You might think that $1.70 is worth about $1.70, or that a rose by any other name smells as sweet — but already I am confused. As sweet as what? (Why did that man never just come out and say what he meant?)
So let us review:
1. When tiny little Calton Homes (CN) had what appeared to be about $1.70 in cash and no liabilities or expenses or operations, no one wanted it at $1. Who wants to pay a buck a share for $1.70 in cash, the market’s reasoning seemed to go, when at the very same time you could buy some dot-com with no appreciable cash for 2000 times earnings?
Well, I wanted it — for two reasons. First, I liked the odds. Sure, the owner could screw it up and lose that $1.70 in cash, but he had more than 11 million reasons not to. His own shares. Second, I liked the simplicity. In a complicated world I surely do not pretend to understand very well, a company with essentially no expenses or operations or liabilities and just a big pot of cash is the kind of company I feel marginally able to form an opinion about.
And what could account for a thing that appeared too good to be true? Three things. First, CN, despite its American Stock Exchange listing, is just so small and trivial that no self-respecting player, let alone institution, could possibly be interested. Second, the frenzy for New Economy stocks may have made an asset play like this even less interesting than usual. Third, everyone knows that if it seems too good to be true, it probably is — presumably, there was a catch.
And there still may be — cockiness is rarely a winning analytical tool — but let’s continue with the review.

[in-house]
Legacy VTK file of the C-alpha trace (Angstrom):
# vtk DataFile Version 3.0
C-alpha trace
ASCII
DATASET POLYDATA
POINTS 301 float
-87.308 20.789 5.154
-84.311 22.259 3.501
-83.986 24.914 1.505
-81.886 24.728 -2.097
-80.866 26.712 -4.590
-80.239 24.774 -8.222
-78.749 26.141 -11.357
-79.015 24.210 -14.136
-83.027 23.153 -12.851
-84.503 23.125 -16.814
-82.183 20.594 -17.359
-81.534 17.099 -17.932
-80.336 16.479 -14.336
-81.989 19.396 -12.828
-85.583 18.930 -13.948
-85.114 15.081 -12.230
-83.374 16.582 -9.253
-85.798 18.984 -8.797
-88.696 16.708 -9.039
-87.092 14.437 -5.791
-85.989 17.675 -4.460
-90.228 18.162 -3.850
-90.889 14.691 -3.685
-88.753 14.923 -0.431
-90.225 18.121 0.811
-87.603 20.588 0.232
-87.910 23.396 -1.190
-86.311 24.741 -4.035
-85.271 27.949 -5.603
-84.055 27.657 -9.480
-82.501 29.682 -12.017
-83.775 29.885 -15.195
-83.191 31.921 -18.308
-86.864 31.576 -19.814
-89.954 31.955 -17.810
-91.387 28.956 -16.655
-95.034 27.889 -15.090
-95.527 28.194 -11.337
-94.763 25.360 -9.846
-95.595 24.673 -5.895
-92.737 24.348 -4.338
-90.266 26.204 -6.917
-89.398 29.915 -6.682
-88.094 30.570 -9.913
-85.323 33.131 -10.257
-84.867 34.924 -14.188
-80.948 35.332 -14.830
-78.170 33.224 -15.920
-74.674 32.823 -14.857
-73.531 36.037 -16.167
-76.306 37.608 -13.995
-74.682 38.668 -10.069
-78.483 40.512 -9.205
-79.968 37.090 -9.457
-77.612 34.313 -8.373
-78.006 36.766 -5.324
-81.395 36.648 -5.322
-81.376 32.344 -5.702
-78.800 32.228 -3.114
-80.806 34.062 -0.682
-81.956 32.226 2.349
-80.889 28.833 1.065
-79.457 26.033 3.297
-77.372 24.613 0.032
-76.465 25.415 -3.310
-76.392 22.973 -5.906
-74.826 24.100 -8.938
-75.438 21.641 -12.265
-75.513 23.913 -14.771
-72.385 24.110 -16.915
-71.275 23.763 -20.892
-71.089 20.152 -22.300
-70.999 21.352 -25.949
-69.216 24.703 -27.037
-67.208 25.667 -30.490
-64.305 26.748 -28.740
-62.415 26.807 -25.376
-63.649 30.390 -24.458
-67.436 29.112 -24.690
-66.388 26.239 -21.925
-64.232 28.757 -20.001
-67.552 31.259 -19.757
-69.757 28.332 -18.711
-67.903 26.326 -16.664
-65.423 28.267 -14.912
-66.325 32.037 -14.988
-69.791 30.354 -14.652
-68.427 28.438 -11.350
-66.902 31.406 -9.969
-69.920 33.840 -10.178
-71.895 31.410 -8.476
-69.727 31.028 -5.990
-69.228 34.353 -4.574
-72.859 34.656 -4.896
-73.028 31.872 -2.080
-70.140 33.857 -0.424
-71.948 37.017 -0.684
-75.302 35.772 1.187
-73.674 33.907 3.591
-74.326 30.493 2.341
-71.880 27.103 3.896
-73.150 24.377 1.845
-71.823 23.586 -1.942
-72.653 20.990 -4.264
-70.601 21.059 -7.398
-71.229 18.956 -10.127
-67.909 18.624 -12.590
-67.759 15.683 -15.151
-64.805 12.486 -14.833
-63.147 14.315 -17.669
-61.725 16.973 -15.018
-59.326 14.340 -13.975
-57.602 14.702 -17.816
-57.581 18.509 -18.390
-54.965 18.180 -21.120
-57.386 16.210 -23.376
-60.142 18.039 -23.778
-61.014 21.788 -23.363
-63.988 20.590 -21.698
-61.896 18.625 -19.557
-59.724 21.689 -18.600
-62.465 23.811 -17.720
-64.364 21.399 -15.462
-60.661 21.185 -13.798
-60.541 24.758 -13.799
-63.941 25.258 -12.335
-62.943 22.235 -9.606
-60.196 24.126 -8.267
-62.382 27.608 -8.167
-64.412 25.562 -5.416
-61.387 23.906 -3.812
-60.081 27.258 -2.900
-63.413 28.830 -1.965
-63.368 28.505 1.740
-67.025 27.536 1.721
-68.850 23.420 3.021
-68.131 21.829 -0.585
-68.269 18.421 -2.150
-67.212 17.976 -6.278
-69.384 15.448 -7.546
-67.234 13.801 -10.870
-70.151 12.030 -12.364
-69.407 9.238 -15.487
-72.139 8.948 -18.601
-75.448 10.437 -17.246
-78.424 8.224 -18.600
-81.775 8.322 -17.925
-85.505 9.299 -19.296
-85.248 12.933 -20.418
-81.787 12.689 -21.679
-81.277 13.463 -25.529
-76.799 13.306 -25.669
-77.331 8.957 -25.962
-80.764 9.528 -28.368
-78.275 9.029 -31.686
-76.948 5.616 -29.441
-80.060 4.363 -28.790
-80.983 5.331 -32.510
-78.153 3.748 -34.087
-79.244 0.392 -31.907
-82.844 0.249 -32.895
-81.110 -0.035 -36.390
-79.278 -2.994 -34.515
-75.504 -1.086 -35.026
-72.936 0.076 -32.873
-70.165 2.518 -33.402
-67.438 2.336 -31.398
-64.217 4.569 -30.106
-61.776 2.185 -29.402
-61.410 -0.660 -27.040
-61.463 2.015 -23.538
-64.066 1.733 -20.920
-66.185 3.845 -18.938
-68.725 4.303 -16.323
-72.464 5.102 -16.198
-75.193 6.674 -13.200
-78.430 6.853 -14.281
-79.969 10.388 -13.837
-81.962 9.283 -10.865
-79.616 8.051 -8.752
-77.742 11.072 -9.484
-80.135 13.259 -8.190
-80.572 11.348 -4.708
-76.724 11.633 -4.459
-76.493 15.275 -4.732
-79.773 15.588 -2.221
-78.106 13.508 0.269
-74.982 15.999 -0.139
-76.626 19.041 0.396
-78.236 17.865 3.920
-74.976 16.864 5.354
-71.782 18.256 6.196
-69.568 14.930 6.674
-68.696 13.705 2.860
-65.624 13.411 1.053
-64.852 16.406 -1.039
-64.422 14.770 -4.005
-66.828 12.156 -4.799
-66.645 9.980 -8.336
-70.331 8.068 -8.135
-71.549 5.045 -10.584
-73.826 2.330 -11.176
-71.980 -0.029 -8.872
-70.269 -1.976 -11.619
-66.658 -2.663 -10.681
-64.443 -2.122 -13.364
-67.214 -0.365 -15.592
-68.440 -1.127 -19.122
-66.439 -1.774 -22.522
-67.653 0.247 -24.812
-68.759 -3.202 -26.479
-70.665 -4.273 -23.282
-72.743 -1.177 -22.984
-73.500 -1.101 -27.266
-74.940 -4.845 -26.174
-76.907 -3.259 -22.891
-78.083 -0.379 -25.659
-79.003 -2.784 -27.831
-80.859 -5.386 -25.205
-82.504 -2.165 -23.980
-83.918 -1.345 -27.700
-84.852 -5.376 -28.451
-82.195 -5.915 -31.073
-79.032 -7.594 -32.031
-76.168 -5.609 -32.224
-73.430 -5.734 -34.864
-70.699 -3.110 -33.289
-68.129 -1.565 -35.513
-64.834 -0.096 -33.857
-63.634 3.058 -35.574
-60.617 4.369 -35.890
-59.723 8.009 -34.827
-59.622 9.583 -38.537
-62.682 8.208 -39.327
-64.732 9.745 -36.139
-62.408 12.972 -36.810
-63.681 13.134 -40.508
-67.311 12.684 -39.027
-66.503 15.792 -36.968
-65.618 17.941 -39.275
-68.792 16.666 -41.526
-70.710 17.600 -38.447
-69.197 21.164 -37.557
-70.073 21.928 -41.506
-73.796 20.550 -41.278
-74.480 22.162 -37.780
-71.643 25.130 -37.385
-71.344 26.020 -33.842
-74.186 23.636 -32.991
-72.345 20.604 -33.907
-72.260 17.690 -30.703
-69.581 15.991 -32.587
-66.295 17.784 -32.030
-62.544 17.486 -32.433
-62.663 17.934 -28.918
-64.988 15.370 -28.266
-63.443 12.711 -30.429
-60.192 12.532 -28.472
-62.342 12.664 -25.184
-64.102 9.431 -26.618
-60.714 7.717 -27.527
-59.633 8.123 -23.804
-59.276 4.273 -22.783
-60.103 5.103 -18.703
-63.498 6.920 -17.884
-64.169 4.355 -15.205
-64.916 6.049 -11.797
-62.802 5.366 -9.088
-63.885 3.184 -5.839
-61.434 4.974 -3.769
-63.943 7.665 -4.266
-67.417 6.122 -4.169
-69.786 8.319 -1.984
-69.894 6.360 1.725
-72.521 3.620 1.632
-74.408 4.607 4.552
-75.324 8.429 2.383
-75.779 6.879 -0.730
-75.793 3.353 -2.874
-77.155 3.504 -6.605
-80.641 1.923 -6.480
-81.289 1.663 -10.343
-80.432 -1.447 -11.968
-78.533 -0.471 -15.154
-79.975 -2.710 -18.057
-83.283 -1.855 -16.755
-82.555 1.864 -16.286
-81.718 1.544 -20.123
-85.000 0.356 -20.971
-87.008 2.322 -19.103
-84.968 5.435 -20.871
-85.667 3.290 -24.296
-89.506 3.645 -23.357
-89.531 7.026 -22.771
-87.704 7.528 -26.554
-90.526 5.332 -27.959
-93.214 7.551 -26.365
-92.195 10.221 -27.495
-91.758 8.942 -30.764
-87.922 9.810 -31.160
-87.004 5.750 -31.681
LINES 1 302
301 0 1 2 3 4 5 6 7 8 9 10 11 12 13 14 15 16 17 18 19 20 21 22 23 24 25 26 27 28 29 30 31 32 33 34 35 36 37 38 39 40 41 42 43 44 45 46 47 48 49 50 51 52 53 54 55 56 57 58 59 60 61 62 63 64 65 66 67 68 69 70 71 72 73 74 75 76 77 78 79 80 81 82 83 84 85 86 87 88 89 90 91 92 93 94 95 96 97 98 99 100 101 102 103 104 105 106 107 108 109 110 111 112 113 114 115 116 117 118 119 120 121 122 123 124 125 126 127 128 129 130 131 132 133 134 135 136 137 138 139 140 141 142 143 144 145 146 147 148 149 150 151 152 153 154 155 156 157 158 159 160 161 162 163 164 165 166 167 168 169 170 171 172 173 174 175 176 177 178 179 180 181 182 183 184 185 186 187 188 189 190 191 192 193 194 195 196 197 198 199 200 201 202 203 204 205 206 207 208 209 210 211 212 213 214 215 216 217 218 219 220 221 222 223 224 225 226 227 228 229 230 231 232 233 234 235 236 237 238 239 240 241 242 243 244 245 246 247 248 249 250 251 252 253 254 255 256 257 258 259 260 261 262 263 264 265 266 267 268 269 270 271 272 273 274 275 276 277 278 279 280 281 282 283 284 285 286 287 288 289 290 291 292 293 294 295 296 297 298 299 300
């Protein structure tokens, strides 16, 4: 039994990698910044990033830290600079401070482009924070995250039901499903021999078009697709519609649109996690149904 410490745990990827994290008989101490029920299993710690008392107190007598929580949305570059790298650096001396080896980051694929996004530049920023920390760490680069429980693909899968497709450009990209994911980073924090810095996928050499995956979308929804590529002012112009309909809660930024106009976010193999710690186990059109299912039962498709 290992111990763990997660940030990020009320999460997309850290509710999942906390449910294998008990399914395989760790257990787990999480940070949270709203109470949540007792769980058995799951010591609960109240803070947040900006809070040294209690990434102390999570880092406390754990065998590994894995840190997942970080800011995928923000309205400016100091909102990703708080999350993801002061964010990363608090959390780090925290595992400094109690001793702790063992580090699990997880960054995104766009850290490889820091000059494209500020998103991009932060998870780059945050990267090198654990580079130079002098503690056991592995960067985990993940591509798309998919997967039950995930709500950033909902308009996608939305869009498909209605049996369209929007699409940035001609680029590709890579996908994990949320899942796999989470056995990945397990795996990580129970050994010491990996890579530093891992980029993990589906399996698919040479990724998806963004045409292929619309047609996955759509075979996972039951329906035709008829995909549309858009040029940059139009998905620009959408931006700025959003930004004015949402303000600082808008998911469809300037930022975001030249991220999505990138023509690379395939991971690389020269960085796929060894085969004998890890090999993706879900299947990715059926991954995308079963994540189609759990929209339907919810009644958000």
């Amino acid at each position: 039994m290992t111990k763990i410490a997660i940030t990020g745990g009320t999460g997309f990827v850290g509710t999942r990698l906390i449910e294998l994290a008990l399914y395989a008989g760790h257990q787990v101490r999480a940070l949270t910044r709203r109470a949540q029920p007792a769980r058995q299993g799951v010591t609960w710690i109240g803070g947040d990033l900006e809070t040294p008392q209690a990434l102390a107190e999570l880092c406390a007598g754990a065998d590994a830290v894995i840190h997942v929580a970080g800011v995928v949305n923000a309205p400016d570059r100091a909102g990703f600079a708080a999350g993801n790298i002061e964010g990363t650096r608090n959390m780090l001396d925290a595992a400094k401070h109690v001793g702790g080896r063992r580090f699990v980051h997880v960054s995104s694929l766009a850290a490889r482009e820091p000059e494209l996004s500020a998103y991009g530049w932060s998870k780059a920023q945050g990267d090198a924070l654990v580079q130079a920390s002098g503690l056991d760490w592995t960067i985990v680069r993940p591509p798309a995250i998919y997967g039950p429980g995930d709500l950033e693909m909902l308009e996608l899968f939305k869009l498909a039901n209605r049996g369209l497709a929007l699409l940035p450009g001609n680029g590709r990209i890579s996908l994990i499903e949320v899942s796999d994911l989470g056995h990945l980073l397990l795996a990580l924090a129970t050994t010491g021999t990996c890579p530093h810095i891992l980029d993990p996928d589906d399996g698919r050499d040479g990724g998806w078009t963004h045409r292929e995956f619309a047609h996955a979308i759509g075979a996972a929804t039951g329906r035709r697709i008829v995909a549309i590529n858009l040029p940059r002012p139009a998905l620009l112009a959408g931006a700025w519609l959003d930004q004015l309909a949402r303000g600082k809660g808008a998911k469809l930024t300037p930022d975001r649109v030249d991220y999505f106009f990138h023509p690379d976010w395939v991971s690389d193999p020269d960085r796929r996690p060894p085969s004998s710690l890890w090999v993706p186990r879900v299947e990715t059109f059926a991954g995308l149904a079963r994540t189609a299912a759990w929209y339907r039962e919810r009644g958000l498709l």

2. Calton put a few hundred thousand dollars of its cash horde into an e-business that it renamed eCalton. Well, now, that’s different! eCaltion! eXcitement! eGads! And the $1.70 in cash that most people wouldn’t pay $1 for was fairly quickly bid up to a high of $6 and change. The message boards had discovered this hot new eCommerce stock — a smart 62-year-old home builder from New Jersey who had entered the dot-com fray — and, well, what dot-com incubator wasn’t worth a billion or two?
By the time CN did reach $6 and change, I had sold most of mine and had recommended you do likewise. My February 11 column was titled, “The Lunatics Take Over – Yippee!”
3. Not long afterward, the stock collapsed, along with the other wing-and-a-prayer eStocks. Today, we’re back to its selling for about 85 cents (well, actually $4.25 after a one-for-five reverse split, but let’s stick with the old numbers for now), and, after a variety of transactions, it still has something like $1.50 a share in cash. Except now it also has stakes in a few Internet businesses as well. And still the homebuilder guy from New Jersey has 11+ million reasons not to screw it up. (Well, 2+ million post-split).
So I’ve been buying again. How bad can it be to buy $1.50 in cash for 85 cents?
Now let’s switch to the post-split numbers. Because of the 1-for-5 reverse split, the price is now $4.25, not 85 cents. And the $33 million or so in cash (based on the last public report I saw) is divided over about 4.3 million shares, not 20+ million, which works out to about $7 each.
And maybe the owner will still find a way to fritter away all that cash and, ultimately, make his, and our, shares worthless. Believe me — it’s been done before.
Having said all this, “if it seems to good to be true, it probably IS,” so please do not invest in this even a nickel that you could not be philosophical about losing. I live in dread of ever hurting you financially.
And please don’t “bid up for it.” As tax-selling season approaches in earnest, I like to think that many of the folks who paid $25 and $30 a share — and that one guy, at the top, whoever he is, who paid $33.75 — will be selling their shares in disgust, for the tax loss, driving the price down even further. That would be good news for us buyers. Yes, CN may be “worth” about $7, because of its cash. But please don’t pay anywhere near that much. What’s the incentive to pay $7 in liquid cash for $7 of cash you can’t actually get your hands on? Especially when, run wrong, CN could blow through that cash in no time?
But who knows: with enormous good luck, maybe one of the little dot-com investments CN’s been making could be a winner. It’s a long shot. That’s what makes it fun.